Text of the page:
Coins 2019-05-14T21:54:53+00:00


Most people are familiar with coins. It continues to be used in many countries as a form of small currency. They are now produced by government mints in large numbers using standard weights and designs. They are widely accepted as payment for every day goods and services.

Coins are typically disc-shamed and made of a metal alloy, but in some cases, it can be made of other materials such as porcelain. Coins made of a precious metal such as gold or silver are called bullion coins, and are usually worth more than its face value. For example, a gold sovereign coin has a face value of £1, but it is actually worth £230, (depending on current gold prices) because of its gold content. It may be worth even more if it has numismatic value. These types of coins are generally not for circulation as regular coins, but intended for collectors and investors.

Aside from British sovereigns, examples of coins minted primarily for its collectible or intrinsic value are the American Gold Eagle, the Canadian Gold Maple Leaf, and the South African Krugerrand. With the exception of the Krugerrand, most bullion coins have a symbolic face value. The American Gold Eagle has a $5 to $50 face value, while the Canadian Gold Maple Leaf has a $0.50 to $50 face value. The actual market value of a $5 Canadian Maple Leaf and the $5 American Gold Eagle (both containing 1/10 of a troy ounce of cold) is about US$130. For regular coins, however, the metal content in coins is usually worth less than its face value.

History of Coins

Back in the earliest days of trade and commerce, people used the barter system, but it was a difficult ay to do business. The first metals coins were produced in the 7th Century BCE on parallel developments in China, Greece, and India, and their use spread quickly. Coins were not always disc-shaped, however. Some were in the shape of ox hides, or cowrie shells.
The earliest coins were made from electrum and had no standard weights. Electrum was a natural mix of silver and gold, and further processed with silver and copper. It is believed that the first Anatolia coins of the Iron Ages were used more for religious rituals and as badges than commerce. Most of these early coins had no writing in it, but mostly representations of animals, and sometimes Greek inscriptions meaning various things such as “I am the sign of light.” The first coin to have Arabic writing on it was the St. Gall silver Plappart, minted in 1424.

Value of Coins

Back then, the metal itself actually had value, so there was no need for fiat. Of course, metal values were not always stable, so the first paper money was invented in medieval China. Around the same time, gold and silver coins were still being used throughout the Roman Empire. The first paper money were circulated in Europe later on, although coins continued to be used as well. Until the 17th century, the penny was made of silver.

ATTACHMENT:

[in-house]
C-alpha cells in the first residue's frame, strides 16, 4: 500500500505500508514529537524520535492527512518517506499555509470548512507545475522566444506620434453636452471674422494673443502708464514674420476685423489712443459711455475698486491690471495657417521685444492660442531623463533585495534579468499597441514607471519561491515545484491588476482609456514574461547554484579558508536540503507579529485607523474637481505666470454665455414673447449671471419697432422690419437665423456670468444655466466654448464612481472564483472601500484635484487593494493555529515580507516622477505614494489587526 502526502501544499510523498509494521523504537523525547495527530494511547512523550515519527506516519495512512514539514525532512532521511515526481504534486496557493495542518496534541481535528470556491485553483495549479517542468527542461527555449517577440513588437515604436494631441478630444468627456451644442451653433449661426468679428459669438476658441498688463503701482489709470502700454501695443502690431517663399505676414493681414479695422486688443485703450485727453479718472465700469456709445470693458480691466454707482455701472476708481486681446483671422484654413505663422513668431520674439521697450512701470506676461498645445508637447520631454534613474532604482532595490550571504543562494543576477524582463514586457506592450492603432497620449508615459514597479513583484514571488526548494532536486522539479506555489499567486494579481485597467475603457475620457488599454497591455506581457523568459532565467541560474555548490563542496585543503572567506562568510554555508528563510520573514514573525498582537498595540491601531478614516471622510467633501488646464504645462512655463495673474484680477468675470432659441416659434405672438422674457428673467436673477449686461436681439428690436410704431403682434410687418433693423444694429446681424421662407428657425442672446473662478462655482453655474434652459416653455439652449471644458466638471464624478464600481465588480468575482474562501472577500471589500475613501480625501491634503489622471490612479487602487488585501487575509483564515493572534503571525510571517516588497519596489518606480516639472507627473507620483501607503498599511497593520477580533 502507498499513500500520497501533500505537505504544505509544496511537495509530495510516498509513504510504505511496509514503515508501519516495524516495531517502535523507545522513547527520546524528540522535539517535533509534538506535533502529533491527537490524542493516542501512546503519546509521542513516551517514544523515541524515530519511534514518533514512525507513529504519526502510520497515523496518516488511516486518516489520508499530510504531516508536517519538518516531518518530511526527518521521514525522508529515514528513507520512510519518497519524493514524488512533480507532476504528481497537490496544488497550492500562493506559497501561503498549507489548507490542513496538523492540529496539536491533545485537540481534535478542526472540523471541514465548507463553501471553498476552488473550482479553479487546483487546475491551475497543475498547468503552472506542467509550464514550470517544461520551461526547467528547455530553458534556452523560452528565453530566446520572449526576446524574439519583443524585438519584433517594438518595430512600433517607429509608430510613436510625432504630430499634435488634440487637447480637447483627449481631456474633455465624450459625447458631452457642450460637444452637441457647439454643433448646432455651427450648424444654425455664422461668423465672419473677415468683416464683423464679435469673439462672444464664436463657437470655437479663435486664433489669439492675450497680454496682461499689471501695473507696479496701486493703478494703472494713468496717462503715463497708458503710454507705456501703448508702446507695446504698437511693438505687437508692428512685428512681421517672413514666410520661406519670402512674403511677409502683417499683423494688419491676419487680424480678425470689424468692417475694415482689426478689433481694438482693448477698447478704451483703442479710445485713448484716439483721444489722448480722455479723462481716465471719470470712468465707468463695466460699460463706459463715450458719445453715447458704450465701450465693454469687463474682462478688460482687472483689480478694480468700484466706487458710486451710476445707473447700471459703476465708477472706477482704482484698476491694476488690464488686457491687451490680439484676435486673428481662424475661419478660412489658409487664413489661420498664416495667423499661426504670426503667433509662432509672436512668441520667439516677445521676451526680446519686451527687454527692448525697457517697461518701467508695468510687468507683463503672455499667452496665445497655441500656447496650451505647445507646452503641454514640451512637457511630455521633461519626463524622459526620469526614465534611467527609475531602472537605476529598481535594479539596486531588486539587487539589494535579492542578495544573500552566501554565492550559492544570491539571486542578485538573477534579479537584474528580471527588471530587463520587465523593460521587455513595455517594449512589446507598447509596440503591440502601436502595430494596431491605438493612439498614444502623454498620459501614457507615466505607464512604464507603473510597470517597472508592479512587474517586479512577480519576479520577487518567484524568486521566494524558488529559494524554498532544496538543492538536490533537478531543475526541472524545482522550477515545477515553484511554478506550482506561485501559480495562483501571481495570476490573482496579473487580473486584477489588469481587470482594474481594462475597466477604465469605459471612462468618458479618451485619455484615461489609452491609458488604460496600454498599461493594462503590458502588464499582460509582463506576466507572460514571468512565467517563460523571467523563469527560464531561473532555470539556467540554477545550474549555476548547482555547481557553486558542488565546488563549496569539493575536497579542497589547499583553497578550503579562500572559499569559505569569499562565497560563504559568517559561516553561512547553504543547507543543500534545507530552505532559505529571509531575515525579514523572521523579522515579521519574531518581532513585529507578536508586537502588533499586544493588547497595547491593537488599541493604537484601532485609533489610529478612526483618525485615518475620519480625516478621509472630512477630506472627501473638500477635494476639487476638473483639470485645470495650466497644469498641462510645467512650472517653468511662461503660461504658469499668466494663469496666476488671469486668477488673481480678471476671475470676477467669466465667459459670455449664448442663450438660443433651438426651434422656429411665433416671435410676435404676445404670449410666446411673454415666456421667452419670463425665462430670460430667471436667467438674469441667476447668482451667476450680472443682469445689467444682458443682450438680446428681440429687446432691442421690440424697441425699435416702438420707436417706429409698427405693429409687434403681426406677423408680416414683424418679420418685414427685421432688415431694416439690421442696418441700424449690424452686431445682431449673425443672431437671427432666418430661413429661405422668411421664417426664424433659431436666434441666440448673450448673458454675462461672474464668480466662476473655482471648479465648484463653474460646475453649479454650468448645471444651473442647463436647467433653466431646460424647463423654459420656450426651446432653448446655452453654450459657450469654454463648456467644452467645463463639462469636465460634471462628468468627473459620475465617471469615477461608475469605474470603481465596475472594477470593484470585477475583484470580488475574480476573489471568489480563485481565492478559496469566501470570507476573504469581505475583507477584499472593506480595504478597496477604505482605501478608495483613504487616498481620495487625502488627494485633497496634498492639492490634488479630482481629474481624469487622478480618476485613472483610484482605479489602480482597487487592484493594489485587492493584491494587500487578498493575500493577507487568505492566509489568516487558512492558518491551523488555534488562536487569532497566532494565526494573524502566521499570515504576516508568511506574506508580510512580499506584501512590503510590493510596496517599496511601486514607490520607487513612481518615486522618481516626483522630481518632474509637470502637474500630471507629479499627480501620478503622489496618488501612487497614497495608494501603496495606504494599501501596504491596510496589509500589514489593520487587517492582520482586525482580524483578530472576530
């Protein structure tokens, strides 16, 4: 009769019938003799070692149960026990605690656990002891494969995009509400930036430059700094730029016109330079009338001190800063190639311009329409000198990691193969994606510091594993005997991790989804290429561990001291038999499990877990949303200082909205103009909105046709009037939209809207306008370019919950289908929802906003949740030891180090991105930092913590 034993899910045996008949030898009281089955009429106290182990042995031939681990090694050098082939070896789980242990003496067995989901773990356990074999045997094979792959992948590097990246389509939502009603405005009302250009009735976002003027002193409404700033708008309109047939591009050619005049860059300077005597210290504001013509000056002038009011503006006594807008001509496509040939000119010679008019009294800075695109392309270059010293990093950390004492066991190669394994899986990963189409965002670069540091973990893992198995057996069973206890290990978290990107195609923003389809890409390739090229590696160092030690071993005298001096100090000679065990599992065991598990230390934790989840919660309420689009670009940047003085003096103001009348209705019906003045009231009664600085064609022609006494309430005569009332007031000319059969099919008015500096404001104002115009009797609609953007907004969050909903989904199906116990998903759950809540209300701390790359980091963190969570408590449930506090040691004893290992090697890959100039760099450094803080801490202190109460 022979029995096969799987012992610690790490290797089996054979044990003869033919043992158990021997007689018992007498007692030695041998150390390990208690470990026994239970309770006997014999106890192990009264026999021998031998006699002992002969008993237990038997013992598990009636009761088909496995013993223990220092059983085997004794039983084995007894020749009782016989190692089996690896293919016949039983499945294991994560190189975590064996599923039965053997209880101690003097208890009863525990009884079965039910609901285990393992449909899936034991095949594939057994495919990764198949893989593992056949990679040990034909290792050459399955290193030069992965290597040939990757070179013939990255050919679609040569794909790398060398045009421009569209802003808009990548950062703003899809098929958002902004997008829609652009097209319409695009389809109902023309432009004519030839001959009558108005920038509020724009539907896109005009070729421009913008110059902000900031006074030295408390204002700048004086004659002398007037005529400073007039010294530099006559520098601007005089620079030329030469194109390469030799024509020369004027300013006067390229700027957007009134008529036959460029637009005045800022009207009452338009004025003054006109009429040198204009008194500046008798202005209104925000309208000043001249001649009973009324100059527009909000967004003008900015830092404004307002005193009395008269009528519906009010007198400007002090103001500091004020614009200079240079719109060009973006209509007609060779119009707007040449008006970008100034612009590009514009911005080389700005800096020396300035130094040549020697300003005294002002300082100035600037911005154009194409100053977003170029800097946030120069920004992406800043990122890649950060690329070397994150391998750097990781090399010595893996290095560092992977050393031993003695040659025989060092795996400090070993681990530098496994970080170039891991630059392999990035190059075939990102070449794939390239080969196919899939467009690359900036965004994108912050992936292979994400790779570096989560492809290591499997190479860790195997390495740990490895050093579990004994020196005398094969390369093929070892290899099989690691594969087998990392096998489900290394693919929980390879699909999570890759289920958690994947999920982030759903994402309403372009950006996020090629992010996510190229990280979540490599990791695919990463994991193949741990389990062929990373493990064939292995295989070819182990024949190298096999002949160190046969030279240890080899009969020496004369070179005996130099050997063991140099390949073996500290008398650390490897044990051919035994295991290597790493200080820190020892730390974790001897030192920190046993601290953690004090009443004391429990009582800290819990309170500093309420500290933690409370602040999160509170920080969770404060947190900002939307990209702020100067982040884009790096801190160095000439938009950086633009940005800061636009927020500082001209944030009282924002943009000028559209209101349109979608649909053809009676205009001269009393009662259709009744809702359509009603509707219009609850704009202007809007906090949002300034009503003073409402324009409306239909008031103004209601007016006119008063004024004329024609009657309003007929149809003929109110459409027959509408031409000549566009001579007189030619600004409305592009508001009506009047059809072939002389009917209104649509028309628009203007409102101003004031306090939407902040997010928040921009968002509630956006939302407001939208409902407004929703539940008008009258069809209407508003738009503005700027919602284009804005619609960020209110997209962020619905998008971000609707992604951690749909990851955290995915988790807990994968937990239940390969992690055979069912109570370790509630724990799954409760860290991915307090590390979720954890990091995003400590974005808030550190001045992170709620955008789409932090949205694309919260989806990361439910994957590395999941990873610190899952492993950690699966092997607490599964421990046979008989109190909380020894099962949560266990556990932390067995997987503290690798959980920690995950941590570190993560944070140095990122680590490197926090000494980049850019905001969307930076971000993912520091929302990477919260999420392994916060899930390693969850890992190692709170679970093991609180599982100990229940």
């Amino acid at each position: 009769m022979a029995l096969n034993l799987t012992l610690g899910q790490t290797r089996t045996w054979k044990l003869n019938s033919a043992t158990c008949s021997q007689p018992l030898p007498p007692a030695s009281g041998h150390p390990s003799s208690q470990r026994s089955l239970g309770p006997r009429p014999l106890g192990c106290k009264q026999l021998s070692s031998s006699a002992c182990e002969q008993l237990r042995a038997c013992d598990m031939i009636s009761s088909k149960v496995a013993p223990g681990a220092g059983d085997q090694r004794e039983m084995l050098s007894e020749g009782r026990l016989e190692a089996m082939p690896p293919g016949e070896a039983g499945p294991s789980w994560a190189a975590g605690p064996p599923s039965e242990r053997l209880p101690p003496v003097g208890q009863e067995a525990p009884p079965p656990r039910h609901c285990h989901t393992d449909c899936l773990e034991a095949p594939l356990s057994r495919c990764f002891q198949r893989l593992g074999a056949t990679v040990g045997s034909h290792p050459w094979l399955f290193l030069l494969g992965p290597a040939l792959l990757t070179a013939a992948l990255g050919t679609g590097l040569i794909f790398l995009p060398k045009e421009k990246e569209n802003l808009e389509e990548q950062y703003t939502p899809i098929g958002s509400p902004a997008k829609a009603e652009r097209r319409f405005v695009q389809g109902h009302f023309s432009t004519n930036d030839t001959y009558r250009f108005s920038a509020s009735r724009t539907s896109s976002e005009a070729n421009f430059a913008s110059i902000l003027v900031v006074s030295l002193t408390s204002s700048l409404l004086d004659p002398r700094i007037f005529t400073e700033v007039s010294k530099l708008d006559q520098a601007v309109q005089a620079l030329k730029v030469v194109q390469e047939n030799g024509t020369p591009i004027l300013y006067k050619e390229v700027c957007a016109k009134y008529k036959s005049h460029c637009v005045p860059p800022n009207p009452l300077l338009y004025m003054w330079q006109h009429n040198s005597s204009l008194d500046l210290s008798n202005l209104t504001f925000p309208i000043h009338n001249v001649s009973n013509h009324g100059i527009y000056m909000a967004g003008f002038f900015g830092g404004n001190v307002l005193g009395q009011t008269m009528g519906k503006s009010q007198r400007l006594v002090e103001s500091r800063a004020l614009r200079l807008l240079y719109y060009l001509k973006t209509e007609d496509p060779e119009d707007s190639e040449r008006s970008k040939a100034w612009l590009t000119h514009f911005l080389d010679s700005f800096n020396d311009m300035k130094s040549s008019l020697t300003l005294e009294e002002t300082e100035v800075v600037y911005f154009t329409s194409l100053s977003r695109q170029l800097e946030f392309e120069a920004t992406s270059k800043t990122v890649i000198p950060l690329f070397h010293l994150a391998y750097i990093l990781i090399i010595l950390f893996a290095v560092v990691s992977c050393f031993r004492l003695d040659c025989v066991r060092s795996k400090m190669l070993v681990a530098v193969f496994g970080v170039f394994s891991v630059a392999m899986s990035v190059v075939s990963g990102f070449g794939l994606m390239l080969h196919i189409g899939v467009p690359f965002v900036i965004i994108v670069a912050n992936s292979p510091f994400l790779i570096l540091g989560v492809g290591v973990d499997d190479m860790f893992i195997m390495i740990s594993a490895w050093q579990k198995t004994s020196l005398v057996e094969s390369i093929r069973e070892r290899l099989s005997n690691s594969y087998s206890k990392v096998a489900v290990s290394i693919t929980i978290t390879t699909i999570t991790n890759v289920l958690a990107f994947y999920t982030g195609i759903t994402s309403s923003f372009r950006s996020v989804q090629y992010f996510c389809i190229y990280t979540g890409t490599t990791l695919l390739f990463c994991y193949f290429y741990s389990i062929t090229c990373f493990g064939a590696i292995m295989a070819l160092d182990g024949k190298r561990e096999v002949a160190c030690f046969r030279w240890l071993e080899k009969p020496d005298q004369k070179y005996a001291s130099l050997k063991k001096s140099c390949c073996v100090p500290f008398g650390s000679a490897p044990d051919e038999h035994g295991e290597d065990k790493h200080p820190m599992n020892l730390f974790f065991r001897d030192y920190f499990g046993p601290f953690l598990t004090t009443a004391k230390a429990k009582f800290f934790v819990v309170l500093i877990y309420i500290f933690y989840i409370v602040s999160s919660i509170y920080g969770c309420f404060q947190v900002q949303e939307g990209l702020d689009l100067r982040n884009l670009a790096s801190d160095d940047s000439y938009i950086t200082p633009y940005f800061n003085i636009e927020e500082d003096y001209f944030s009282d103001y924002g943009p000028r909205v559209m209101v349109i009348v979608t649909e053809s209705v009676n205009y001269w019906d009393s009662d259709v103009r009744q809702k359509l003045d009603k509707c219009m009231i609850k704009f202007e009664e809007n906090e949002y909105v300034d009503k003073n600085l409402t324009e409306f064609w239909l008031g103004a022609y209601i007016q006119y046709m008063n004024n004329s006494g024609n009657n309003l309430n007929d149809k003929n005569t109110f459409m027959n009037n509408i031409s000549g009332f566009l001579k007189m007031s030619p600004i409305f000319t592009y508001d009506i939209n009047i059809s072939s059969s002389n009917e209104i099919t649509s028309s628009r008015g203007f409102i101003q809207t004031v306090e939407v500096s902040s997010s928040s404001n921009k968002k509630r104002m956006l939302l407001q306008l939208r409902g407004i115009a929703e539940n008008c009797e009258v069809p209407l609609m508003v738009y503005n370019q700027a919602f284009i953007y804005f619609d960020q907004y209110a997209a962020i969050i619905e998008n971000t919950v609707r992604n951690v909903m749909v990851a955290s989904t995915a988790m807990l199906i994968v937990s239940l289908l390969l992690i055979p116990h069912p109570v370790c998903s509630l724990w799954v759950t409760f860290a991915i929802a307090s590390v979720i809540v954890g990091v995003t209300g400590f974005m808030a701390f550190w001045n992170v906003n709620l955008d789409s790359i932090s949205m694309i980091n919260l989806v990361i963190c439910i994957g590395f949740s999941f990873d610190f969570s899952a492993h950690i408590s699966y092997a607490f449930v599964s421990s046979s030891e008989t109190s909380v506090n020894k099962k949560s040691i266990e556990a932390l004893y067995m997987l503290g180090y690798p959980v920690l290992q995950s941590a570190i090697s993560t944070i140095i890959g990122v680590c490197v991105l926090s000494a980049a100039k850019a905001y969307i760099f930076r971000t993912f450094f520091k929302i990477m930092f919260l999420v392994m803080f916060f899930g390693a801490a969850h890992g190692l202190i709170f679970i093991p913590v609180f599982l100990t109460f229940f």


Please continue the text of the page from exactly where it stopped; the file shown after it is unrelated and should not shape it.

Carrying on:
Copper pennies started being minted in the US in the 1790s, and silver was gradually phased out until in the middle of the 19th Century, most circulated coins were made of nickel, zinc, copper, aluminum, and bronze. Most coins in regular circulation today are made from alloys of these base metals. This is to discourage people from selling the coins for its metal content. In fact, it is illegal to melt US nickel and penny coins, and any kind of Canadian coin. If you are caught in the US melting nickels and pennies, you could serve as much as 5 years in prison and/or pay $10,000 in fines.

If inflation or other circumstances cause the face value to fall a lot below the intrinsic value of the material of which it is made, the government may pull it out of circulation and reissue new ones. For example, US pennies (face value one cent) used to be made of copper, but the price of copper went up sharply during World War II because it was needed for the production of weapons, so they used zinc-coated steel instead for a short while. It went back to copper after the war ended, but in the 1970s, the price went up again. Eventually, the US mint settled on copper-plated zinc in 1982.

In some cases, the coins actually have no intrinsic value. The only reason it would have value is that the government guarantees it. These are called fiat money, or legal tender. Coins today usually have lower face value than paper money. A coin with the highest possible value is still less than a currency note with the lowest possible value.

Numismatic value

Some coins have numismatic value; that is, it has value to a collector or investors. This could be due to its condition, rarity, historical significance, design, or popularity. Bullion coins, which are made of precious metals, are already worth more than its face value because of its intrinsic value. However, if it happens to be a rare coin as well, it will have numismatic value on top of its melt value. Some coins will also have numismatic value even if they have no other value, such as the 1943 Copper Wheat Penny, which if in mint condition is worth about $85,000. If you happen to have inherited a coin collection (or unearthed a jar of coins you unearth from the basement of your turn of the century house), you may just have some bit of metal lurking in there that is worth more than your car!


Coins have a long and fascinating history, and for that, they are useful. In most cases, however they may not have much commercial value for you. Then again, they might. Aside from bullion coins that you may have received or bought, some coins may be worth more than you think. Give your old coins a good look and a quick search online to find out more about them before tossing them aside.